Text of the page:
A 36-year-old woman underwent laparoscopic bilateral tubal ligation. She was otherwise in good general health. Tracheal intubation was facilitated with rocuronium, 0.6 mg/kg. No additional neuromuscular blocking drug (NMBD) was administered. On completion of surgery, train-of-four (TOF) monitoring demonstrated two twitches. The decision was made to antagonize the residual neuromuscular blockade.
Describe the principles underlying antagonism of residual nondepolarizing neuromuscular blockade.
Residual neuromuscular blockade can have serious consequences in the postoperative period. A study of patients during the first 15 minutes after admission to the postanesthesia care unit found that 0.8% developed critical respiratory events. Mean TOF ratio was 0.62 in patients who experienced these events compared with TOF ratios of 0.98 in patients who experienced no event. Complete recovery from neuromuscular blockade should be the goal for every anesthetic. TOF monitoring is an excellent way to assess neuromuscular blockade. Using a peripheral nerve stimulator, one can assess residual blockade by the ratio of the fourth to first twitch amplitude. A TOF ratio greater 0.9 should be achieved before tracheal extubation.
A competitive nondepolarizing neuromuscular block can be terminated spontaneously or pharmacologically. Over time, spontaneous recovery occurs as the NMBD diffuses away from receptor sites and is eliminated by metabolism or excretion. As the concentration of NMBD in plasma and at effect sites decreases, acetylcholine molecules gain greater access to nicotinic cholinergic receptors at the motor end plates.
Pharmacologic agents may be used to increase the amount of acetylcholine at the neuromuscular junction by inhibiting the enzyme acetylcholinesterase. Inhibition of acetylcholinesterase produces a competitive inhibition of the NMBD at receptors. The neuromuscular block can be partially or fully antagonized, depending on the relative amounts of acetylcholine and NMBD molecules present.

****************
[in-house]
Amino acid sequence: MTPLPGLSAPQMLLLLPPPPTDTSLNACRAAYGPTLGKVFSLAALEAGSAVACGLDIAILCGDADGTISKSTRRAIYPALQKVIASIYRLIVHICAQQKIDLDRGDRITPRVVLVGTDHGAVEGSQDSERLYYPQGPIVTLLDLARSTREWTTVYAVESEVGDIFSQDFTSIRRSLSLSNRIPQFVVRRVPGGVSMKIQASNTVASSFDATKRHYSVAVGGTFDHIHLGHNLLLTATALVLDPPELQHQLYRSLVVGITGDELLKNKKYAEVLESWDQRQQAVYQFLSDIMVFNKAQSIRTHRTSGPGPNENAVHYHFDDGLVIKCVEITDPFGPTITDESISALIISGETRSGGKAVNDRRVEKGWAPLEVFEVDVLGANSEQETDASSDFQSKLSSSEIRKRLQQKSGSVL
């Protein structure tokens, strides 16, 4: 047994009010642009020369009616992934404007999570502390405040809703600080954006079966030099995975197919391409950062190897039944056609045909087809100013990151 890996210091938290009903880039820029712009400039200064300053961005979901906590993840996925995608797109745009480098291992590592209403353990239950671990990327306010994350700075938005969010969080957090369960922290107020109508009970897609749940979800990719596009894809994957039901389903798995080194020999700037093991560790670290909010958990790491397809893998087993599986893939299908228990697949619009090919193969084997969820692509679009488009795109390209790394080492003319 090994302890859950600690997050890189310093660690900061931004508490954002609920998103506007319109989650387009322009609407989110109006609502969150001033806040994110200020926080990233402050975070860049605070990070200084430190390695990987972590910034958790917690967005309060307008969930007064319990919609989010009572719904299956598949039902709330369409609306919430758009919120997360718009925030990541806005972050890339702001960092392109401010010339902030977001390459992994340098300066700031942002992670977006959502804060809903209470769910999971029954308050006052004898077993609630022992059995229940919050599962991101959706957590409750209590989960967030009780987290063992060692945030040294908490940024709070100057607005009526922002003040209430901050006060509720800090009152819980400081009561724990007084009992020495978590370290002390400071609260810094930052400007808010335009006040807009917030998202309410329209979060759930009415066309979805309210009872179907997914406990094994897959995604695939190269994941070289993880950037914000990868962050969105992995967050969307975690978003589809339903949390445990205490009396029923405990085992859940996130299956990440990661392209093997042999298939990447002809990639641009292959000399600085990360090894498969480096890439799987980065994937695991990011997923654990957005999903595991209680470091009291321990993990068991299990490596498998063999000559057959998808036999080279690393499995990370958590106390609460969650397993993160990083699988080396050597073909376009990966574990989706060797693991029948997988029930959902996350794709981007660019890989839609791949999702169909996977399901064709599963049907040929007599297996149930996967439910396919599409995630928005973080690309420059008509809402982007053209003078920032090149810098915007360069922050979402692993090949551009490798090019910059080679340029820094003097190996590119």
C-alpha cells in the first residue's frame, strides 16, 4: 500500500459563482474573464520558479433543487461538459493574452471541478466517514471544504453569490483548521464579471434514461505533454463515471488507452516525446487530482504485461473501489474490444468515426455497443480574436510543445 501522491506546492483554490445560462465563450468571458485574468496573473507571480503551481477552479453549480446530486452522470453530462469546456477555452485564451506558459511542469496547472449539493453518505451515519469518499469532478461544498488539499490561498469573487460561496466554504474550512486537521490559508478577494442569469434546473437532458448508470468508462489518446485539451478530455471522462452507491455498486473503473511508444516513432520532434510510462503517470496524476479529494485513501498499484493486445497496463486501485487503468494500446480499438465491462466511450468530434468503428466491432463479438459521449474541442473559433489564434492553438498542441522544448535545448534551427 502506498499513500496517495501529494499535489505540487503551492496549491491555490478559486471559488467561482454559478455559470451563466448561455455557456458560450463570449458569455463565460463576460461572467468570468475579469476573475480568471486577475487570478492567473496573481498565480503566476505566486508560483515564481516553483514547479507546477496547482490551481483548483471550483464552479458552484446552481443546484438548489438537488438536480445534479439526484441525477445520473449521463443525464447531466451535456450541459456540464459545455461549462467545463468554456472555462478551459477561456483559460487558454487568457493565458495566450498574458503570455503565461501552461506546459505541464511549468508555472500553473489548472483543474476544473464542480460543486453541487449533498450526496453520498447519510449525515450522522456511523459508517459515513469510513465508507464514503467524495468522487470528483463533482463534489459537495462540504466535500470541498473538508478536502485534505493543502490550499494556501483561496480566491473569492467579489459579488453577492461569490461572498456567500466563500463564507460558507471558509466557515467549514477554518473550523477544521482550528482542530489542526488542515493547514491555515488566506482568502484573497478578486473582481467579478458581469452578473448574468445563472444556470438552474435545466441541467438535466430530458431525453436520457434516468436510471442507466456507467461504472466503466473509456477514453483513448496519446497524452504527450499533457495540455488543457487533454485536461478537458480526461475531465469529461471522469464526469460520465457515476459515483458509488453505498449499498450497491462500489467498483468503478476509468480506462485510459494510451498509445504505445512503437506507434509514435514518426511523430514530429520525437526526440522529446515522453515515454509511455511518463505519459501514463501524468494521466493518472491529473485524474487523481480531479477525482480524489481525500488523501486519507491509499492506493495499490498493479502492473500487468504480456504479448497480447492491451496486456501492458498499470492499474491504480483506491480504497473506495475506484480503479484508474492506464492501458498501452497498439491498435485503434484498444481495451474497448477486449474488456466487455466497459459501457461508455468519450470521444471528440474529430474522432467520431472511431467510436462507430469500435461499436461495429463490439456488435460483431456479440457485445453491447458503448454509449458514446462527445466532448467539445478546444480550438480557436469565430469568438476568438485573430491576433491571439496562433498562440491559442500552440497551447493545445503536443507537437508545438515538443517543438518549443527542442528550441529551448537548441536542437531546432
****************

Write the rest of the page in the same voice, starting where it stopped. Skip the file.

How is acetylcholinesterase inhibited?
Acetylcholinesterase hydrolyzes acetylcholine at the neuromuscular junction. By inhibiting the action of acetylcholinesterase, increased concentrations of acetylcholine accumulate at the neuromuscular junction. Acetylcholine competes with NMBDs for nicotinic receptor sites at the postjunctional membrane. Acetylcholinesterase inhibition also results in presynaptic generation of an action potential that may spread retrograde up the axon and cause other nerves in the same motor unit to discharge.
Acetylcholinesterase molecules possess an esteratic and an anionic binding site. Anticholinesterases inactivate the enzyme by reversibly binding to one or both of these sites. The stability of the bond determines the duration of the inhibition. Edrophonium binds electrostatically at the anionic site, forming a bond that is weak and resulting in a relatively short duration of action. It also has prejunctional effects, which promote the release of acetylcholine from the motor nerve terminal. Neostigmine and pyridostigmine form covalent bonds at the esteratic site to form a carbamyl ester, which leads to a more prolonged duration of effect.
Organophosphate compounds (e.g., parathion, malathion) inhibit acetylcholinesterase by the formation of irreversible bonds. These compounds are normally used as pesticides but have been used as chemical weapons because they are absorbed by ingestion, inhalation, and transdermally. Occasionally, a patient may present with a cholinergic crisis (see Chapter 24 ) because of organophosphate poisoning.
Name clinically relevant acetylcholinesterase inhibitors and their onsets of action.
Edrophonium, neostigmine, and pyridostigmine are the acetylcholinesterase inhibitors used clinically. They are all quaternary ammonium compounds; they do not penetrate the blood-brain barrier. Although in theory, these agents have the ability to affect cholinergic function in the central nervous system, in practice, they do not reach a high enough concentration to do so. However, physostigmine is a tertiary ammonium compound that readily penetrates the blood-brain barrier. For this reason, it is not used for antagonism of neuromuscular blockade. Edrophonium does not inhibit plasma (pseudo-) cholinesterase, whereas neostigmine does.
The onsets of action of the anticholinesterase drugs are as follows:
Edrophonium—1 to 2 minutes
Neostigmine—7 to 11 minutes